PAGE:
Monday, February 20, 2006

TDD Infected

In the past, I did not get what is the big deal about the whole TDD (Test Driven Development) thing. When I previously skimmed Kent Beck's "Test Driven Development book, I found the example in the book to be ridiculously simple or even dumb sometimes.

That is until I had chance to pair with Edward and watch the TDD in action.

We had a bug to fix and Edward had a hunch about where the bug is. But instead of going straight to fix it, he insisted on writing a test to reproduce the bug first. Unexpectedly, the first version of bug reproducing test didn't turn red. This lead us to fire up debugger and started tracing the code. Along the way, we discovered that our hunch was in fact wrong. When the test finally turn red, we knew exactly how to fix the bug. And sure enough, it took us no time to make the test green and we were confident that we indeed fixed the bug.

It is truly an "Aha!" moment for me.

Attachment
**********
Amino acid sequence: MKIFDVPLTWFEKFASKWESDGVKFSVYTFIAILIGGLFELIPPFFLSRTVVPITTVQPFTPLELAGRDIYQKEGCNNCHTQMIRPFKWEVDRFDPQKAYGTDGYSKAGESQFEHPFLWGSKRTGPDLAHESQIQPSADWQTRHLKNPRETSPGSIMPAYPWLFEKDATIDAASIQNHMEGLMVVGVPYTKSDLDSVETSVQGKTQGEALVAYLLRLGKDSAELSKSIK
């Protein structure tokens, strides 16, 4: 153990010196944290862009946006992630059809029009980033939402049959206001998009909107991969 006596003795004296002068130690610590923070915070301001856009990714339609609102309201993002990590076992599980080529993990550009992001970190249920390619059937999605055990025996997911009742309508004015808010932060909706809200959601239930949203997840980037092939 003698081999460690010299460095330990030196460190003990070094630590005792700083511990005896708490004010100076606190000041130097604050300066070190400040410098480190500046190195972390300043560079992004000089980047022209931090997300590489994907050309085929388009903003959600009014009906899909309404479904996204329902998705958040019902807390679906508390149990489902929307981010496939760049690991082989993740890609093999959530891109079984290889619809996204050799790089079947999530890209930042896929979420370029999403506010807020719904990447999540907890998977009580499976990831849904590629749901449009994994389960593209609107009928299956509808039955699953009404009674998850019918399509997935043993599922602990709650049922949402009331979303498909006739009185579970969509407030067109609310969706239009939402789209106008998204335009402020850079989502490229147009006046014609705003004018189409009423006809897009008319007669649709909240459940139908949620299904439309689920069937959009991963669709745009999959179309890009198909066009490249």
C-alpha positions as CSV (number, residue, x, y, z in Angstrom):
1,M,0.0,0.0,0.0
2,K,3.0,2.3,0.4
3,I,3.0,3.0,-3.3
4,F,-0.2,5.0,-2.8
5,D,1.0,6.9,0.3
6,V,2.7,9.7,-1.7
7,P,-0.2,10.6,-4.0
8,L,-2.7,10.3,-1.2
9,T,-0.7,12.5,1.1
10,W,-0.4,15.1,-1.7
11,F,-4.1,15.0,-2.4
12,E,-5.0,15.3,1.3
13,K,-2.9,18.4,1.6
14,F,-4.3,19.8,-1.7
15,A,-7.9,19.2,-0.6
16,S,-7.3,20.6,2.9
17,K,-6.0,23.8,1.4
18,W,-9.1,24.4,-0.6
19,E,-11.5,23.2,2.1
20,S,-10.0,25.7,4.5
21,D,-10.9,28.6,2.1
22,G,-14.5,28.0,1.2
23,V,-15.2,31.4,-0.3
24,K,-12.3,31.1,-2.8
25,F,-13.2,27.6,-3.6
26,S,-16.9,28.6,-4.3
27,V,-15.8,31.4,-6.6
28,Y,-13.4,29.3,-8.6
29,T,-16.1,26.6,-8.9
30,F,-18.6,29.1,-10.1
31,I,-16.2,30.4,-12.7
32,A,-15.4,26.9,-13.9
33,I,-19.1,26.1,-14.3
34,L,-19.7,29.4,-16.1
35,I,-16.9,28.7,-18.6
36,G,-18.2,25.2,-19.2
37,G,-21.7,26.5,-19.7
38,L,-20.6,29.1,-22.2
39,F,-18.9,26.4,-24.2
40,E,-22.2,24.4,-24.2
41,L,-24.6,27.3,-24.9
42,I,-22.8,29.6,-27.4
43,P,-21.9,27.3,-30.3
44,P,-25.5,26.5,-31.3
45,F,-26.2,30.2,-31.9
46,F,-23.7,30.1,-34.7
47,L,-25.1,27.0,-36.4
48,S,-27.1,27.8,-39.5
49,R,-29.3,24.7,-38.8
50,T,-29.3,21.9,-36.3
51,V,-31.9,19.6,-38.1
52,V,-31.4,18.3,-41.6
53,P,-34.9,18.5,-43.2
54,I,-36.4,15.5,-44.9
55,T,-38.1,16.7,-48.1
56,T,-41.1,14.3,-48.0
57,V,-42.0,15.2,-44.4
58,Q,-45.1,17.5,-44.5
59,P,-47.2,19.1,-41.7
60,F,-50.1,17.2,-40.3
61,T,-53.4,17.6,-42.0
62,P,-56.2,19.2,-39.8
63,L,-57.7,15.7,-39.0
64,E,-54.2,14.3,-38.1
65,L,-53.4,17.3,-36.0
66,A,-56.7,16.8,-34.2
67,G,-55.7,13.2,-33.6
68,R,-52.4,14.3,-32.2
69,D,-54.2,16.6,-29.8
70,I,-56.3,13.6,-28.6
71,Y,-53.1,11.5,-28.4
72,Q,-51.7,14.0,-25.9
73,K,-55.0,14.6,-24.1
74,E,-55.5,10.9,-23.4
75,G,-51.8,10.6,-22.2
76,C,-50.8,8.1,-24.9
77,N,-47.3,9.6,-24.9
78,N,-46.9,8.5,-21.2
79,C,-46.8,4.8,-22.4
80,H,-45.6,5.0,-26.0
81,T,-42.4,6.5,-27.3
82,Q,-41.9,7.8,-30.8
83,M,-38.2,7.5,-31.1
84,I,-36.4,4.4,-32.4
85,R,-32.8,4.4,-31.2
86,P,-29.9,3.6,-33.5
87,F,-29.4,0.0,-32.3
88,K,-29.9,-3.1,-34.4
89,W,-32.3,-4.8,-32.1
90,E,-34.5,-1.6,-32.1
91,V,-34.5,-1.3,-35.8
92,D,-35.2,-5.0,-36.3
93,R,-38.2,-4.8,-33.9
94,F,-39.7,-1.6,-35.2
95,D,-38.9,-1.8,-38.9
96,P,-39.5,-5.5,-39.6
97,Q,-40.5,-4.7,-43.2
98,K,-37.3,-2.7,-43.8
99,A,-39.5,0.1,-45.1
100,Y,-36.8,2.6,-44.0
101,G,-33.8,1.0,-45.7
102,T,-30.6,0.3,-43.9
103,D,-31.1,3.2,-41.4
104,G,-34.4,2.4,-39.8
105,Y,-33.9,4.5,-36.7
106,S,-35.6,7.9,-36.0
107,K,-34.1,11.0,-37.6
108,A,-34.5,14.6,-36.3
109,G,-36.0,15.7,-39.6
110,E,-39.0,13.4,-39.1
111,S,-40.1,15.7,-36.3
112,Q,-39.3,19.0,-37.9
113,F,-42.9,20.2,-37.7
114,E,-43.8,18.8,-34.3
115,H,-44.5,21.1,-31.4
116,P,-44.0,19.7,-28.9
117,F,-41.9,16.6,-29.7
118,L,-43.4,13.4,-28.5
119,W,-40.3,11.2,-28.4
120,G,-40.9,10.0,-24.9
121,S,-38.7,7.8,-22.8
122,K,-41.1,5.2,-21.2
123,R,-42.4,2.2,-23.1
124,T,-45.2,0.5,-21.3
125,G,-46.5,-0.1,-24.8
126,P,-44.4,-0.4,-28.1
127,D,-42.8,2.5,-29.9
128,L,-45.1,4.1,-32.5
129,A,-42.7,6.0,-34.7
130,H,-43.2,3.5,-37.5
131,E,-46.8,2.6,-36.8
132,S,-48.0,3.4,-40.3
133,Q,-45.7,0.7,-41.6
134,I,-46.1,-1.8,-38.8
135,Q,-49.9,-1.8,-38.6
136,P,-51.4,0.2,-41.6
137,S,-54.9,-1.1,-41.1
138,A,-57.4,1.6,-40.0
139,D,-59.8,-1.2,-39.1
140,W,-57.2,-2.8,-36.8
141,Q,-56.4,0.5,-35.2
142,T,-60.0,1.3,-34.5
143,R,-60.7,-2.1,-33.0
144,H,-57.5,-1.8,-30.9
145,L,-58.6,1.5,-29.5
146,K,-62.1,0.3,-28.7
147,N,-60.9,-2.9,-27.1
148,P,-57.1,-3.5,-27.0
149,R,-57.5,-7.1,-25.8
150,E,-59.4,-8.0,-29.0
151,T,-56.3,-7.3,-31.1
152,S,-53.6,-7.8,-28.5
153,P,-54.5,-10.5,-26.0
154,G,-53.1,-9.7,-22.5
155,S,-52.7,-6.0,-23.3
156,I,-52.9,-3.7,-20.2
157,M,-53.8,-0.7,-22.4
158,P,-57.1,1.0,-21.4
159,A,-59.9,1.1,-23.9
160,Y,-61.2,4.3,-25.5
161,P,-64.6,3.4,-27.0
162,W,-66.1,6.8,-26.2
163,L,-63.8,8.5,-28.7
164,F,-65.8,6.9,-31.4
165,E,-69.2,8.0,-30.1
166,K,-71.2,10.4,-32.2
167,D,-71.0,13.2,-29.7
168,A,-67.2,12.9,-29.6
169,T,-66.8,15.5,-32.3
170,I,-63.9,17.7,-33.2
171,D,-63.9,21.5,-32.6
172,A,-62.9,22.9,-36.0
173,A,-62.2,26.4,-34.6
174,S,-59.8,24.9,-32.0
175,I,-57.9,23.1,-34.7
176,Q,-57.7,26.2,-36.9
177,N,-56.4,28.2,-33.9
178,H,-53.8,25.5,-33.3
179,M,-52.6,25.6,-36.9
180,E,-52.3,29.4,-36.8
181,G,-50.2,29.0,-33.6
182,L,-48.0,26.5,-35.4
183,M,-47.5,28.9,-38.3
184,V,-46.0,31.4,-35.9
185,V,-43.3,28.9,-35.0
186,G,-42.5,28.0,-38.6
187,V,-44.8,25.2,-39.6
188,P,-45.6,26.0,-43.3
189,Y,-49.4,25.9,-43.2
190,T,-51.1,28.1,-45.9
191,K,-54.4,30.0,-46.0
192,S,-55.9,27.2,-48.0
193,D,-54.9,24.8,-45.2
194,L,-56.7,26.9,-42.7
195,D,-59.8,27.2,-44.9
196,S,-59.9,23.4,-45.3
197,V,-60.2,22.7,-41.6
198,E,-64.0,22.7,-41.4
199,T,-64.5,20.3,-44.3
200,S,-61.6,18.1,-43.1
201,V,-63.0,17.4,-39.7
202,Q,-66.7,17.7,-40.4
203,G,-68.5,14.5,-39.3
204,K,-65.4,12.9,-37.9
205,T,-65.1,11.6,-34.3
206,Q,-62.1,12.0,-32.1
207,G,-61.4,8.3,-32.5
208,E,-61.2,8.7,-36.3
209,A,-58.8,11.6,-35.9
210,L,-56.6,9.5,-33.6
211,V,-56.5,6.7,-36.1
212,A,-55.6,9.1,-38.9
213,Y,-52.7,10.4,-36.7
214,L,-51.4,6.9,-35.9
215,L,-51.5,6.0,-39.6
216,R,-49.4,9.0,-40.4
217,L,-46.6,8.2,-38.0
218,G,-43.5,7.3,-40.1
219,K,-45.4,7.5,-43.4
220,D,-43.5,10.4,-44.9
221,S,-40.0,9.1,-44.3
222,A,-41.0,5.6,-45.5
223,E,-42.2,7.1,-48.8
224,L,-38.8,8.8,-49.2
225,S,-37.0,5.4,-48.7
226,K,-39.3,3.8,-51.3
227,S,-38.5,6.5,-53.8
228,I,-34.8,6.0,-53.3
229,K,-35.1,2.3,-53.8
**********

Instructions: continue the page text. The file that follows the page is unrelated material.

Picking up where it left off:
So I revisited Kent Beck's TDD book afterwards. The book's example still read as ridiculous. But as I can relate to my personal TDD experience, the messages in the book begin to resonate with me.

Since I started to practice TDD couple weeks ago, the most important change is that I no longer try to "over-apply" patterns up front. I am able to delay that decision till the needs arise knowing comfortably that I can always refactor to pattern without fear of breaking anything. A big plus in my book.

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Anonymous said...

The best way to do TDD is to use TestNG ( Check it out!

Tony said...

Becks book on TDD changed my way of coding significantly. I had been writing code with very high levels of test coverage but writing test first is much better.

the tests are smaller, much more finely grained and not as fragile.

another excellent resource is the Manning book on Test Driven Development by Koskela

I've also written my own article

What I like about Koskela's book is that he really emphasizes the importance of aggressive refactoring. I've not done that very well and have a code based that is harder to change than I would like. thankfully with a good set of unit tests supporting the code, I can make big changes fearlessly.